Bryan Knight was five years old when he saw his father for the last time. As the two bid each other farewell at Dallas Love Field Airport more than 50 years ago, the boy had no idea it would be their final goodbye.
Col. Roy Knight Jr. had left to serve in the Vietnam war. In 1967, the U.S. Air Force pilot went missing in action after being shot down during an airstrike. His family never got the closure they needed from laying his body to rest — at least, until just recently.
Despite all their efforts, search and rescue teams never found Knight’s remains. He was declared dead in September 1974, seemingly destined to stay lost forever. But incredibly, his body was finally recovered and identified at the site of his crash just this year, decades after his death.
Finally, he could come home — and his son, now a captain for Southwest Airlines and an Air Force veteran himself, would be the one to escort him there.
Bryan (pictured below in the middle) had the honor of flying his father back to Dallas in August. He says the experience was surreal, but it brought him so much comfort and peace.
At the end of the war, I remember as a kid watching every single POW come off those airplanes and I watched every one of them. Your job and your duty as a family and as a child is to have hope. But as a kid, what you really think is if you don’t do that you’re somehow gonna be responsible for him being lost.
As the plane touched down in Texas, an entire terminal paused and gathered by the window, silent, to witness the touching event.
“I’m at the airport in Dallas, waiting for my flight home to DC from El Paso, and something incredible is happening,” reporter Jackson Proskow wrote. “As we wait at the gate, we’re told that Captain Knight is coming home to Dallas. When he left from this very airport to fight in Vietnam his 5-year-old son came to the airfield and waved goodbye.”
Thanks to Southwest Airlines, Knight’s return to his final resting place didn’t just bring much-needed closure to his family.
It gave a special stranger closure, too — and answers. The airline uploaded a video of Knight’s story to Facebook, touching the hearts of millions, including Vicki McClelland, who’s had the hero’s POW bracelet since 1972. Now she finally knows what happened to the airman after wondering for decades.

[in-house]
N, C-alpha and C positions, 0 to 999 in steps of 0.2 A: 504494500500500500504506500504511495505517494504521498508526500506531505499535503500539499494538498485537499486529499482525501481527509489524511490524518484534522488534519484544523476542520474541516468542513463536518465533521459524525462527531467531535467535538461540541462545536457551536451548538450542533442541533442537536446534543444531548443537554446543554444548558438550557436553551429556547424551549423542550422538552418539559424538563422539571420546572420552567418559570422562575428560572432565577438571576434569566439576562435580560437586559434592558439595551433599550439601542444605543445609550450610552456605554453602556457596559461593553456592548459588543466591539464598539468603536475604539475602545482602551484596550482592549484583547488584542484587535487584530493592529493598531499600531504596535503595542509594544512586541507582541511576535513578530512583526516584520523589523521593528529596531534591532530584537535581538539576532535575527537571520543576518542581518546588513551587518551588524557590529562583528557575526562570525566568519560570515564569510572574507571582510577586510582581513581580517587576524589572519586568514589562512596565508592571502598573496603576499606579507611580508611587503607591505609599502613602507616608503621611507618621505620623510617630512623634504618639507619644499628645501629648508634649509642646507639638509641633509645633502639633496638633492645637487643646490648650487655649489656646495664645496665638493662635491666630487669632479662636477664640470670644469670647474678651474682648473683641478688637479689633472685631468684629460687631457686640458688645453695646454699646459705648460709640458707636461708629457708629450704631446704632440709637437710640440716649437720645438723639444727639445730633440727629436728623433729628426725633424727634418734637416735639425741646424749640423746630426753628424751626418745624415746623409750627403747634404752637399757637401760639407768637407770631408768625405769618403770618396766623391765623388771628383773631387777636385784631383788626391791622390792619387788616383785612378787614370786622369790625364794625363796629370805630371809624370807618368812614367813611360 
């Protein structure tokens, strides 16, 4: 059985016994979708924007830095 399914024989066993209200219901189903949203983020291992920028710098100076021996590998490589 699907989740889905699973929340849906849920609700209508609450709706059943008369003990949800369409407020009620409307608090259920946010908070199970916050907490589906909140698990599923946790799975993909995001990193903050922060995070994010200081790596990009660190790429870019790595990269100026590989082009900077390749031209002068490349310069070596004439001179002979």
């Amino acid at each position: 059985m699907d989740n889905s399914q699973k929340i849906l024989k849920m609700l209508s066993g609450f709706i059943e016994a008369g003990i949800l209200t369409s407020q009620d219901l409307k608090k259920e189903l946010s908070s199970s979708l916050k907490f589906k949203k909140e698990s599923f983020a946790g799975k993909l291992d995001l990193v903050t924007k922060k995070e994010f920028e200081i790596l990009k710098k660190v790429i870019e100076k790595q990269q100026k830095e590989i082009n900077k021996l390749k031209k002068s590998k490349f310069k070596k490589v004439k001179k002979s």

And finally his family was able to bring him home where he belonged.
We did it. With the help of people literally all over the world, we brought Dad home. It will take me a while to absorb all that happened in the last week but I have to tell y’all how very grateful and thankful I am for each and every one of you. None of us know how many more wake-ups God is going to give us and I sure didn’t want one more to pass without telling you all that the love and respect you all showed my father this last week has been overwhelming and how very much I appreciate you all.
Welcome home, Col. Knight, where you can finally rest in peace. Your service and sacrifice will never be forgotten, nor will your ability to bring so many people together in your honor.
Learn more about Knight’s final flight home in the video below, and share to spread thanks to all our service members.
Captain Knight last saw his father at Dallas Love Field Airport when he was deployed to serve in the Vietnam War. Today, more than 50 years after he went missing in action, Captain Knight flew his father home for the final time.
Posted by Southwest Airlines on Thursday, August 8, 2019
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